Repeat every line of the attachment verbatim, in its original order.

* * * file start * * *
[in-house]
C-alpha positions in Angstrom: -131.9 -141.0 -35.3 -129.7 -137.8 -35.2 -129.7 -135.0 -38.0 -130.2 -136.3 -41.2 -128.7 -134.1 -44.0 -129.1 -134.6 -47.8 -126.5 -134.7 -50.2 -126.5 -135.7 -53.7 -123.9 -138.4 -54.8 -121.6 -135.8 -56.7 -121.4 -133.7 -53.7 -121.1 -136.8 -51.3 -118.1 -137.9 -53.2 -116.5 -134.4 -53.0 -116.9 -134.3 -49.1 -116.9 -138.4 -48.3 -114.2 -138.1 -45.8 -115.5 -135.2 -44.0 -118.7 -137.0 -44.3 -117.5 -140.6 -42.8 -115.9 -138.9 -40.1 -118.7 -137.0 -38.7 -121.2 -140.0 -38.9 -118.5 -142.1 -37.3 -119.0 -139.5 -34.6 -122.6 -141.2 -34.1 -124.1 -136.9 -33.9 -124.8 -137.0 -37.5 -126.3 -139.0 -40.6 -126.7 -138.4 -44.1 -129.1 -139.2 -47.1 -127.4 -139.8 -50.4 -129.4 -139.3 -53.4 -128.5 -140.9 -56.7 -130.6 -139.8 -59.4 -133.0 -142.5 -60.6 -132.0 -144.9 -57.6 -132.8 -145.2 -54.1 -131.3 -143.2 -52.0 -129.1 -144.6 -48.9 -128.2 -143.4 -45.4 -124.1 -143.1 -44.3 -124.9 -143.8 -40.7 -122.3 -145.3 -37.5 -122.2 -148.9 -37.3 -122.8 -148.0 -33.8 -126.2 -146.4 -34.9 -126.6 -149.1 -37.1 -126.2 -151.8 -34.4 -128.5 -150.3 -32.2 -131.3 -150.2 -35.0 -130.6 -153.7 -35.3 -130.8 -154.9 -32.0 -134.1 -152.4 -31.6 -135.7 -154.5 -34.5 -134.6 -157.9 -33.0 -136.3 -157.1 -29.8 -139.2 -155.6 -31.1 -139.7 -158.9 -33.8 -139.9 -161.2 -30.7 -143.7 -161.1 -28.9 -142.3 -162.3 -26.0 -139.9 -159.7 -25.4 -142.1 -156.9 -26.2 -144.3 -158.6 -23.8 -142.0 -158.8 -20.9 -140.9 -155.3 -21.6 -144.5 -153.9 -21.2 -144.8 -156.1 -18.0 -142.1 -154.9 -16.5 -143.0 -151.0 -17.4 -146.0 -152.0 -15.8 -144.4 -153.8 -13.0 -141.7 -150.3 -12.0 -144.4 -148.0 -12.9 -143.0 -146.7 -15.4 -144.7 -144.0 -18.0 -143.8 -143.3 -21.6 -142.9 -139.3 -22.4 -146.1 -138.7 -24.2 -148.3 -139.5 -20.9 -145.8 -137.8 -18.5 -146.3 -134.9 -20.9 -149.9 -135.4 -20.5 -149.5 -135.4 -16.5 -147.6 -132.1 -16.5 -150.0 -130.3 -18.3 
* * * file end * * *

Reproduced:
[in-house]
C-alpha positions in Angstrom: -131.9 -141.0 -35.3 -129.7 -137.8 -35.2 -129.7 -135.0 -38.0 -130.2 -136.3 -41.2 -128.7 -134.1 -44.0 -129.1 -134.6 -47.8 -126.5 -134.7 -50.2 -126.5 -135.7 -53.7 -123.9 -138.4 -54.8 -121.6 -135.8 -56.7 -121.4 -133.7 -53.7 -121.1 -136.8 -51.3 -118.1 -137.9 -53.2 -116.5 -134.4 -53.0 -116.9 -134.3 -49.1 -116.9 -138.4 -48.3 -114.2 -138.1 -45.8 -115.5 -135.2 -44.0 -118.7 -137.0 -44.3 -117.5 -140.6 -42.8 -115.9 -138.9 -40.1 -118.7 -137.0 -38.7 -121.2 -140.0 -38.9 -118.5 -142.1 -37.3 -119.0 -139.5 -34.6 -122.6 -141.2 -34.1 -124.1 -136.9 -33.9 -124.8 -137.0 -37.5 -126.3 -139.0 -40.6 -126.7 -138.4 -44.1 -129.1 -139.2 -47.1 -127.4 -139.8 -50.4 -129.4 -139.3 -53.4 -128.5 -140.9 -56.7 -130.6 -139.8 -59.4 -133.0 -142.5 -60.6 -132.0 -144.9 -57.6 -132.8 -145.2 -54.1 -131.3 -143.2 -52.0 -129.1 -144.6 -48.9 -128.2 -143.4 -45.4 -124.1 -143.1 -44.3 -124.9 -143.8 -40.7 -122.3 -145.3 -37.5 -122.2 -148.9 -37.3 -122.8 -148.0 -33.8 -126.2 -146.4 -34.9 -126.6 -149.1 -37.1 -126.2 -151.8 -34.4 -128.5 -150.3 -32.2 -131.3 -150.2 -35.0 -130.6 -153.7 -35.3 -130.8 -154.9 -32.0 -134.1 -152.4 -31.6 -135.7 -154.5 -34.5 -134.6 -157.9 -33.0 -136.3 -157.1 -29.8 -139.2 -155.6 -31.1 -139.7 -158.9 -33.8 -139.9 -161.2 -30.7 -143.7 -161.1 -28.9 -142.3 -162.3 -26.0 -139.9 -159.7 -25.4 -142.1 -156.9 -26.2 -144.3 -158.6 -23.8 -142.0 -158.8 -20.9 -140.9 -155.3 -21.6 -144.5 -153.9 -21.2 -144.8 -156.1 -18.0 -142.1 -154.9 -16.5 -143.0 -151.0 -17.4 -146.0 -152.0 -15.8 -144.4 -153.8 -13.0 -141.7 -150.3 -12.0 -144.4 -148.0 -12.9 -143.0 -146.7 -15.4 -144.7 -144.0 -18.0 -143.8 -143.3 -21.6 -142.9 -139.3 -22.4 -146.1 -138.7 -24.2 -148.3 -139.5 -20.9 -145.8 -137.8 -18.5 -146.3 -134.9 -20.9 -149.9 -135.4 -20.5 -149.5 -135.4 -16.5 -147.6 -132.1 -16.5 -150.0 -130.3 -18.3 